Crake Lecture series

Dr. Ivan Radman-Livaja speaks on lead tags and the population of Siscia

Greg Ellison/Argosy

On Wednesday, Feb. 12 and Thursday, Feb. 13, Dr. Ivan Radman-Livaja came to Mount Allison to speak about prehistoric remains found in the Croatian city Siscia and what that reveals about life at that time as part of the 43rd annual Crake Lecture Series.

Radman-Livaja spoke about lead tags, used by craftsmen to sort clothing and other consumer goods, and stone monuments that were found in the old Roman town of Siscia, which is in modern-day Croatia. These tags and monuments have helped researchers learn more about the lives of people who lived in that town.

“Until quite recently it was believed that there were no prehistoric remains here,” said Radman-Livaja. However, after reading some ancient texts by Roman historian Cassius Dio and German geographer Peter Apianus researchers discovered that may not be the case. After some excavation in Siscia they found some remains, although “Siscia doesn’t have that many monuments compared to some other Roman towns,” Radman-Livaja noted.

Radman-Livaja spoke about around 200 ancient stone monuments that were used as gravestones by the people living there at the time. These monuments were typically made by enslaved people or military workers. The graves that the researchers found were mostly of people who were literate. He said that these people could have been police, military workers or people working for the state. It was common for gravestones to be dedicated to the Roman god Jupiter, the king of all gods.

Next, Radman-Livaja showed ancient tags. These were small pieces of lead which craftsmen and tradesmen put on garments after they redyed or cleaned them. These tags were typically reused. According to Radman-Livaja, in order to have a stone monument, one needed to have a lot of money, whereas cleaning or re-dyeing your cloak was more affordable. This means that the researchers could learn about a greater variety of different people from the lead tags than from the monuments. According to Radman-Livaja, “Almost all those tags are names, most likely clients’ names.” In total, researchers have found 300 tags with names of 949 people.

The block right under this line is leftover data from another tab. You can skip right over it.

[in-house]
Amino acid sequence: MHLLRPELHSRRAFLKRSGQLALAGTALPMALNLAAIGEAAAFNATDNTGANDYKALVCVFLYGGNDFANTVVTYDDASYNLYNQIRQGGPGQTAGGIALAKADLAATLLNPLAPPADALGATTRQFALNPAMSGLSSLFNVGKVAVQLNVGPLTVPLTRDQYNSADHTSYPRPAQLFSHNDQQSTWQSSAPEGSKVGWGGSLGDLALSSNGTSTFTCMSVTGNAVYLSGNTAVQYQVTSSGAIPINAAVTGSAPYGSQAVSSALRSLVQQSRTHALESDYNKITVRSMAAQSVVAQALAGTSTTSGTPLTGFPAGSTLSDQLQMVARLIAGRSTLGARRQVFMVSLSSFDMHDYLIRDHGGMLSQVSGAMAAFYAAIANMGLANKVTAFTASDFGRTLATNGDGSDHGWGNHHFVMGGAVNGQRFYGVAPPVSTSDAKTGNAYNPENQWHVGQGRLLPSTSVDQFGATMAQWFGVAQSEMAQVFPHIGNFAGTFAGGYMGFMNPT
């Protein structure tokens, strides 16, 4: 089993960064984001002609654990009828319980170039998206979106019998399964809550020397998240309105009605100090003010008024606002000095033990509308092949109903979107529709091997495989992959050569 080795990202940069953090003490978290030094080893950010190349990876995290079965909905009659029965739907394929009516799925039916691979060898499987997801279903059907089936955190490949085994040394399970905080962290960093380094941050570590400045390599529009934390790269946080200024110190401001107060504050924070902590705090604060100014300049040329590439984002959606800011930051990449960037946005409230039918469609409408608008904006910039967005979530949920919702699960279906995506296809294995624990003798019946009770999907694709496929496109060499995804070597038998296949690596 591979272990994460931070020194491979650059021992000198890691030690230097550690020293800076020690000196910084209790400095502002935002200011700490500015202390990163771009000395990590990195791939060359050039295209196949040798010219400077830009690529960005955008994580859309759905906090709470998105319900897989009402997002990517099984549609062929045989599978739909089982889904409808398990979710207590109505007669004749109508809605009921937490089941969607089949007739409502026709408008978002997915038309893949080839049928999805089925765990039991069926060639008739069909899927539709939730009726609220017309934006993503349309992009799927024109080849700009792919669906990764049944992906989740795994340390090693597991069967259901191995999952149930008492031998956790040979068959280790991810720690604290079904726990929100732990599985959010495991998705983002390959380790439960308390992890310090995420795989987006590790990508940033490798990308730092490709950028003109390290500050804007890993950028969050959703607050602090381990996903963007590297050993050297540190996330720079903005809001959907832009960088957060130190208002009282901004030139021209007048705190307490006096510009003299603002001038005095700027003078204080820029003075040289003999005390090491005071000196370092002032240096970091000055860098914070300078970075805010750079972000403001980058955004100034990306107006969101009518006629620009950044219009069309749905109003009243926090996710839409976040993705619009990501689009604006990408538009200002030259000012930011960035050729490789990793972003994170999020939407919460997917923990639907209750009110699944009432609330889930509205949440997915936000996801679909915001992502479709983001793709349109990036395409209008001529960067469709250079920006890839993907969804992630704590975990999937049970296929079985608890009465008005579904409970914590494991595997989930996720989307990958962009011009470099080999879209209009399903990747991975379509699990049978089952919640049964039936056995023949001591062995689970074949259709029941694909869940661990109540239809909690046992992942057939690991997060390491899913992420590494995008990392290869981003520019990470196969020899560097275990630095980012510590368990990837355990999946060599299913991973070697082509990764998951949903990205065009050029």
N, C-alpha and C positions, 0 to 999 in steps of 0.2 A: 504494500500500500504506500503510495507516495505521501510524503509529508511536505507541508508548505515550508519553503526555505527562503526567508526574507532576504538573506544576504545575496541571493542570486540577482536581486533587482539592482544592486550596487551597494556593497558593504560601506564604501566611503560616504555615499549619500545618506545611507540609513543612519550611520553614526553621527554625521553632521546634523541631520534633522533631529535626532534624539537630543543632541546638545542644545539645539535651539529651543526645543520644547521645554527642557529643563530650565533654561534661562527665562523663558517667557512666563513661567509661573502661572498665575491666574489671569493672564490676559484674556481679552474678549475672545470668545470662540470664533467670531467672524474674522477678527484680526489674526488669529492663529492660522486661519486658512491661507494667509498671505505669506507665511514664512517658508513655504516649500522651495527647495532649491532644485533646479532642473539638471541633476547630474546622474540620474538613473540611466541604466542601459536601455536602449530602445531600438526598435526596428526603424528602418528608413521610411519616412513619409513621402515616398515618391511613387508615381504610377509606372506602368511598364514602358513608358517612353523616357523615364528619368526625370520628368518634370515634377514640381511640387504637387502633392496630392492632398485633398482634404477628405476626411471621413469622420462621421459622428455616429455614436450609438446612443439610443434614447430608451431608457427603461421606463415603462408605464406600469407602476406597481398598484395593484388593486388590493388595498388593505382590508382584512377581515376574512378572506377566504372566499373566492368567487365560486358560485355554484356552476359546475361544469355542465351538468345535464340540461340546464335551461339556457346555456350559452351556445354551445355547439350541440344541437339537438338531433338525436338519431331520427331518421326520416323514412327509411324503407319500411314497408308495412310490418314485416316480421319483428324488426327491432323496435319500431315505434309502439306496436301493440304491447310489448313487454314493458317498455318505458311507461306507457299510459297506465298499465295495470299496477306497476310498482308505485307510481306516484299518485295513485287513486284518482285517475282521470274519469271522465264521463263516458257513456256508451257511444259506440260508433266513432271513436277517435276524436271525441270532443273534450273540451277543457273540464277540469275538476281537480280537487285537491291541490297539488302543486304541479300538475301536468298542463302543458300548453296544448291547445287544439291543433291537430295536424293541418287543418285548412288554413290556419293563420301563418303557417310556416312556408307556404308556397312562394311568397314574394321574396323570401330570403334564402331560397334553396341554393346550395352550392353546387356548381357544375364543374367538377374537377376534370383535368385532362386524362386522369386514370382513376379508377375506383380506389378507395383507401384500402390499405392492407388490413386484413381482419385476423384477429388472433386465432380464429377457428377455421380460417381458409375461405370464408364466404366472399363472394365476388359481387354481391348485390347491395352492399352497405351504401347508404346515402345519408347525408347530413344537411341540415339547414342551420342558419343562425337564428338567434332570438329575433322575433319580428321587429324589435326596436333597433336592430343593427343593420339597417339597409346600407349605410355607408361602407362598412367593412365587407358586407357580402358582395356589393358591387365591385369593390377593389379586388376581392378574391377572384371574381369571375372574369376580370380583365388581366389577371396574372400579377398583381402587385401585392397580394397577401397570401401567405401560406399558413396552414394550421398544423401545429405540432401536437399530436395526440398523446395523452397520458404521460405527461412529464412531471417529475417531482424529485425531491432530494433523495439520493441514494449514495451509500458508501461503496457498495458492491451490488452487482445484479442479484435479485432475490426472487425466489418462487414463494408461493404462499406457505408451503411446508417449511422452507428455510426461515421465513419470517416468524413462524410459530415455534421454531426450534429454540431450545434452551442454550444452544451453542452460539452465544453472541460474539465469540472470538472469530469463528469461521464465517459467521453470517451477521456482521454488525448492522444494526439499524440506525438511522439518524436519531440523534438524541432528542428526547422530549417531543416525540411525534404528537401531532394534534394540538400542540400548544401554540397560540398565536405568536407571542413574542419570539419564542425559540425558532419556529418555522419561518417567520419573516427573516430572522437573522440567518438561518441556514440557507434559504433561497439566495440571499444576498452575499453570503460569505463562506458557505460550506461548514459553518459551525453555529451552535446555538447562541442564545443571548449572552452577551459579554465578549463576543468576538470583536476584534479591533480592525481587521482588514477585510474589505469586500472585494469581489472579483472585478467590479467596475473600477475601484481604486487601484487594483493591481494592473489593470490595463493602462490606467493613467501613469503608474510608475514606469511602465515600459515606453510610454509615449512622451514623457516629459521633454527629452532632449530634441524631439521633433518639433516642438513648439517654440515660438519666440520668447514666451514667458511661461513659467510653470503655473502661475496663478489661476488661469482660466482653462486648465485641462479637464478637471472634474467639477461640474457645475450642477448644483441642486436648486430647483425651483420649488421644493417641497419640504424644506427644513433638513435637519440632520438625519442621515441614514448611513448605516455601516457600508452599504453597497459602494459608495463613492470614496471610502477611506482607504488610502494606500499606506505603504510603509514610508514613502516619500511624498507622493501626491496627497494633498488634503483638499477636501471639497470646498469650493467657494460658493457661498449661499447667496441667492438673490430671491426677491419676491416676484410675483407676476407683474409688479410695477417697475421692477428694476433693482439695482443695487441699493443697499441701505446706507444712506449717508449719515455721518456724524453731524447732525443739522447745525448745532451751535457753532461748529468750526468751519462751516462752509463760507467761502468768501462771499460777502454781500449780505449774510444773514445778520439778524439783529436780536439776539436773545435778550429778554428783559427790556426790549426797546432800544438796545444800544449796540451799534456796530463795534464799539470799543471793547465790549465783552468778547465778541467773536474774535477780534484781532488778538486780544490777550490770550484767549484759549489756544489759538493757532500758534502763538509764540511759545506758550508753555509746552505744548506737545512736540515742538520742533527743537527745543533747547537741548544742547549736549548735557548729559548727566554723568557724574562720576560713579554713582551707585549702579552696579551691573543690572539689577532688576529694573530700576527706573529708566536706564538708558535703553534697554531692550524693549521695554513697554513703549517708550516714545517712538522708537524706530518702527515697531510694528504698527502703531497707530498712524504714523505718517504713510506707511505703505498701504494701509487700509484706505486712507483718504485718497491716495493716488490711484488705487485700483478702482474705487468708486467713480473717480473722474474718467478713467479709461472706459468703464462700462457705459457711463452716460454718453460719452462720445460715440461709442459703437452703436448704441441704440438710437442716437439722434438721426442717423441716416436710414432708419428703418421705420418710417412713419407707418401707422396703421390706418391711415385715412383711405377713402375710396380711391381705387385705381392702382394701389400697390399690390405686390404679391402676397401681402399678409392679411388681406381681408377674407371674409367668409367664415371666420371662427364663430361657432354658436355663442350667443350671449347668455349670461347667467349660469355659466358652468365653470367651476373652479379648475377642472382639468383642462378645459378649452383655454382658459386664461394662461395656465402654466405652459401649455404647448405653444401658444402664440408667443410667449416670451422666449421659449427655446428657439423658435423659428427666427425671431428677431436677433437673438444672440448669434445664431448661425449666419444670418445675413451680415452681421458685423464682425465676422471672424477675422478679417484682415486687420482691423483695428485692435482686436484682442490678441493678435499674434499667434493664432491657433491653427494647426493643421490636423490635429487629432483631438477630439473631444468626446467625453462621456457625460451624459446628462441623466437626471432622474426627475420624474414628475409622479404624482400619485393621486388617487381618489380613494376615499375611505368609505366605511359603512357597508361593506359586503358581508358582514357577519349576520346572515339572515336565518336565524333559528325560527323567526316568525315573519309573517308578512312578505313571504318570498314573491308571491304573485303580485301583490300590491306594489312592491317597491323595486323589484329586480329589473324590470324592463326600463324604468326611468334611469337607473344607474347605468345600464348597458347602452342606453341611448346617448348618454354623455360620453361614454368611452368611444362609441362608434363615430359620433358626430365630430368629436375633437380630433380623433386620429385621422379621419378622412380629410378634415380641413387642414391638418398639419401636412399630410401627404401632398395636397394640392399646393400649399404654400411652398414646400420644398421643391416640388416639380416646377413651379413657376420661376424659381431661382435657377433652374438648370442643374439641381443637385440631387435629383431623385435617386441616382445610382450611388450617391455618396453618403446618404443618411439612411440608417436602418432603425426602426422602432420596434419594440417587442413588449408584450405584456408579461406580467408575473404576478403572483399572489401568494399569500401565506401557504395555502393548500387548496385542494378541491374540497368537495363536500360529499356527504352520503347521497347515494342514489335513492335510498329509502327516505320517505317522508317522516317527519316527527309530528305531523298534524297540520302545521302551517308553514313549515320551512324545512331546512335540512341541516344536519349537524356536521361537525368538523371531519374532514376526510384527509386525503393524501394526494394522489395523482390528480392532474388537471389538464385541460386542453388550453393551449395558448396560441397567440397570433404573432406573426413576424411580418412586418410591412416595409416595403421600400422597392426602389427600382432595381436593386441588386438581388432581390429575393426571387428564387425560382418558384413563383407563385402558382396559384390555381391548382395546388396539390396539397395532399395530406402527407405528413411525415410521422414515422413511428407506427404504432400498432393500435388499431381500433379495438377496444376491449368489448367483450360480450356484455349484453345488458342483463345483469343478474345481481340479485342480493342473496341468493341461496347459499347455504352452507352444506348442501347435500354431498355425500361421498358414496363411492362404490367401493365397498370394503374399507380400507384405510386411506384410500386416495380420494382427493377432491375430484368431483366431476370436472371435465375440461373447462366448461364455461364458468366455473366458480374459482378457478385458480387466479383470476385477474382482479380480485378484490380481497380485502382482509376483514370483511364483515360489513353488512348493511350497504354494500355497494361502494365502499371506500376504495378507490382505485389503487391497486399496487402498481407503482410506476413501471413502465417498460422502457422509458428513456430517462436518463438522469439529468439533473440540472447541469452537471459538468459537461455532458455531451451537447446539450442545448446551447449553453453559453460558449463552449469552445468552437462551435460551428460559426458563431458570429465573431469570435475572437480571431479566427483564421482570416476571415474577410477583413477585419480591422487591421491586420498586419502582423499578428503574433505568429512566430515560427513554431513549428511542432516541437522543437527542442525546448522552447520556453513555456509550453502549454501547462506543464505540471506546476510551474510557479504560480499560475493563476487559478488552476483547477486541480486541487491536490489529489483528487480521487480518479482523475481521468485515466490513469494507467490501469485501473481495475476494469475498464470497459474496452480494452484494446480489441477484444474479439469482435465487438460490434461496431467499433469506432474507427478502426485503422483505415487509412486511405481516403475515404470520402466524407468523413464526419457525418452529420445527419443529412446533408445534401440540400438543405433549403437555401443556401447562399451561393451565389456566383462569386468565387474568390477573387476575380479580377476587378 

In total, researchers have found 300 tags with names of 949 people. Greg Ellison/Argosy

These names provide a lot of information about the people who lived in Siscia around the first and second centuries AD. Different names were more popular in different areas, so the researchers could see where the city’s residents were from. Slaves were typically named after the area they were from, so this helped researchers discover which areas slaves were taken from. “It gives a tremendous and completely new insight into the ethnic and social picture of the city,” said Radman-Livaja.

“I thought the event itself was wonderful, especially for myself going in with no prior knowledge,” said Taylor Hastey, a first-year philosophy student. “[Radman-Livaja] kept everyone engaged in his topic, something I found him to be extremely enthusiastic and very well-informed of.”

The J.E.A. Crake Foundation was founded by former classics professor Dr. John Ernest Alexander Crake in 1983. The foundation supports students in the humanities (specifically classics, music and drama) through scholarships and bursaries. It also holds a fellowship given to a PhD candidate who is expected to finish their doctorate in classics during the time they are teaching at Mt. A. “All these initiatives bring in high-calibre talent to the University and contribute to the life of our town,” said Dr. Ilaria Battiloro, the head of the classics department.

David Wallace-Hare, the current Crake doctoral fellow, will be holding a lecture called Healing the Future with the Past: Replicating and Repurposing Roman Honey on March 2.

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